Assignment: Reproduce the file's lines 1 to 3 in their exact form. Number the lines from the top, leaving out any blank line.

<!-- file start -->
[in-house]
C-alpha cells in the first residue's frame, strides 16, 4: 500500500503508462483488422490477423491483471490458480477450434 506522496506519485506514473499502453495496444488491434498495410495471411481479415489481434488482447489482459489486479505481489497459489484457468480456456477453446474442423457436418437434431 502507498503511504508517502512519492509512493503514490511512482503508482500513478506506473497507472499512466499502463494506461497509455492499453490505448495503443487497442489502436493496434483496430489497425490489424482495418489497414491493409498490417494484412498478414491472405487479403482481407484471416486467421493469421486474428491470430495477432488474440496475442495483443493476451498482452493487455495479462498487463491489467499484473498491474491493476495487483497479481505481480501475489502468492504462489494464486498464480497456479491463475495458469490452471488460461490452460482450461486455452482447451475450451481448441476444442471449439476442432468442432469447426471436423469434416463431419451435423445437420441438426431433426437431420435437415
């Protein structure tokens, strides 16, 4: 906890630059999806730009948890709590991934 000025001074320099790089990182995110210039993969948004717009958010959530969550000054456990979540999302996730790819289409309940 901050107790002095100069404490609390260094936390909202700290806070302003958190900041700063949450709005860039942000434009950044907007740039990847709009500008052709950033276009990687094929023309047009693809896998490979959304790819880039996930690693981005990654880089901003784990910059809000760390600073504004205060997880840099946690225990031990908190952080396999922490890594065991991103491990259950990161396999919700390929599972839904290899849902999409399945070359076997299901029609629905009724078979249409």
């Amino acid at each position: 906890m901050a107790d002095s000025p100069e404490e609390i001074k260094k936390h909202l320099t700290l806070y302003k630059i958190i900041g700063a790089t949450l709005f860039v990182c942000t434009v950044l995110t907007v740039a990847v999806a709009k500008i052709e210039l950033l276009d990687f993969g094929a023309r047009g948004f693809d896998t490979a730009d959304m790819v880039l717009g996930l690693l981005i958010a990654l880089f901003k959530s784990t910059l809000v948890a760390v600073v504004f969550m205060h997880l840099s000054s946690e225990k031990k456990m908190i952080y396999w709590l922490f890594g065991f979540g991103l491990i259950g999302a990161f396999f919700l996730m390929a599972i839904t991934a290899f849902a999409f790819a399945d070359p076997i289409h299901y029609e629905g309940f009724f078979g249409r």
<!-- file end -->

[in-house]
C-alpha cells in the first residue's frame, strides 16, 4: 500500500503508462483488422490477423491483471490458480477450434 506522496506519485506514473499502453495496444488491434498495410495471411481479415489481434488482447489482459489486479505481489497459489484457468480456456477453446474442423457436418437434431 502507498503511504508517502512519492509512493503514490511512482503508482500513478506506473497507472499512466499502463494506461497509455492499453490505448495503443487497442489502436493496434483496430489497425490489424482495418489497414491493409498490417494484412498478414491472405487479403482481407484471416486467421493469421486474428491470430495477432488474440496475442495483443493476451498482452493487455495479462498487463491489467499484473498491474491493476495487483497479481505481480501475489502468492504462489494464486498464480497456479491463475495458469490452471488460461490452460482450461486455452482447451475450451481448441476444442471449439476442432468442432469447426471436423469434416463431419451435423445437420441438426431433426437431420435437415
């Protein structure tokens, strides 16, 4: 906890630059999806730009948890709590991934 000025001074320099790089990182995110210039993969948004717009958010959530969550000054456990979540999302996730790819289409309940 901050107790002095100069404490609390260094936390909202700290806070302003958190900041700063949450709005860039942000434009950044907007740039990847709009500008052709950033276009990687094929023309047009693809896998490979959304790819880039996930690693981005990654880089901003784990910059809000760390600073504004205060997880840099946690225990031990908190952080396999922490890594065991991103491990259950990161396999919700390929599972839904290899849902999409399945070359076997299901029609629905009724078979249409």